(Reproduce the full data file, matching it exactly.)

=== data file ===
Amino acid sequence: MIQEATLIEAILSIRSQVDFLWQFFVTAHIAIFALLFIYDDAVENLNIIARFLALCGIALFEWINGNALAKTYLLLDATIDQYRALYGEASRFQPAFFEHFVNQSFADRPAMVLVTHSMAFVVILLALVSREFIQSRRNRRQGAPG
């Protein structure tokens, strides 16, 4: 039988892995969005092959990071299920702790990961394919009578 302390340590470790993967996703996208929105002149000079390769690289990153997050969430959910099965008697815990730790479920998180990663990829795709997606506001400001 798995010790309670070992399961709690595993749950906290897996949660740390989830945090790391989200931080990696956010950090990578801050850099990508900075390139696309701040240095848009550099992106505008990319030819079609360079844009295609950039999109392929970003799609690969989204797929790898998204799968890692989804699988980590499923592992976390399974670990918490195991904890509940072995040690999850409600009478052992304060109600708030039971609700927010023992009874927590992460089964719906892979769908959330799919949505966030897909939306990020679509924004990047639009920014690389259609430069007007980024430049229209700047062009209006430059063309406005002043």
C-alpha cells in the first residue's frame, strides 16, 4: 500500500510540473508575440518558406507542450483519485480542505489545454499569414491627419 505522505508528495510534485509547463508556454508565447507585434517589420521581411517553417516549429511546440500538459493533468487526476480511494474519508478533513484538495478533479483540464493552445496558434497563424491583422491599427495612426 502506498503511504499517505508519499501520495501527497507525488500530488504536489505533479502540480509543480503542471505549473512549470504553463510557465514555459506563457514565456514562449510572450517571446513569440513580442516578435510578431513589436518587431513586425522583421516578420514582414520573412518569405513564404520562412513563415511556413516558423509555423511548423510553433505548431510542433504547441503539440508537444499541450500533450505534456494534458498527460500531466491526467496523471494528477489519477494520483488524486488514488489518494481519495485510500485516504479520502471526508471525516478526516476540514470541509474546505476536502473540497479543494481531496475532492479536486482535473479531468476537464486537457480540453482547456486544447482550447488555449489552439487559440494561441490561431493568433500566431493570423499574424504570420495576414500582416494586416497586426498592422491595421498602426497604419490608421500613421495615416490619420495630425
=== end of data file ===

Amino acid sequence: MIQEATLIEAILSIRSQVDFLWQFFVTAHIAIFALLFIYDDAVENLNIIARFLALCGIALFEWINGNALAKTYLLLDATIDQYRALYGEASRFQPAFFEHFVNQSFADRPAMVLVTHSMAFVVILLALVSREFIQSRRNRRQGAPG
């Protein structure tokens, strides 16, 4: 039988892995969005092959990071299920702790990961394919009578 302390340590470790993967996703996208929105002149000079390769690289990153997050969430959910099965008697815990730790479920998180990663990829795709997606506001400001 798995010790309670070992399961709690595993749950906290897996949660740390989830945090790391989200931080990696956010950090990578801050850099990508900075390139696309701040240095848009550099992106505008990319030819079609360079844009295609950039999109392929970003799609690969989204797929790898998204799968890692989804699988980590499923592992976390399974670990918490195991904890509940072995040690999850409600009478052992304060109600708030039971609700927010023992009874927590992460089964719906892979769908959330799919949505966030897909939306990020679509924004990047639009920014690389259609430069007007980024430049229209700047062009209006430059063309406005002043």
C-alpha cells in the first residue's frame, strides 16, 4: 500500500510540473508575440518558406507542450483519485480542505489545454499569414491627419 505522505508528495510534485509547463508556454508565447507585434517589420521581411517553417516549429511546440500538459493533468487526476480511494474519508478533513484538495478533479483540464493552445496558434497563424491583422491599427495612426 502506498503511504499517505508519499501520495501527497507525488500530488504536489505533479502540480509543480503542471505549473512549470504553463510557465514555459506563457514565456514562449510572450517571446513569440513580442516578435510578431513589436518587431513586425522583421516578420514582414520573412518569405513564404520562412513563415511556413516558423509555423511548423510553433505548431510542433504547441503539440508537444499541450500533450505534456494534458498527460500531466491526467496523471494528477489519477494520483488524486488514488489518494481519495485510500485516504479520502471526508471525516478526516476540514470541509474546505476536502473540497479543494481531496475532492479536486482535473479531468476537464486537457480540453482547456486544447482550447488555449489552439487559440494561441490561431493568433500566431493570423499574424504570420495576414500582416494586416497586426498592422491595421498602426497604419490608421500613421495615416490619420495630425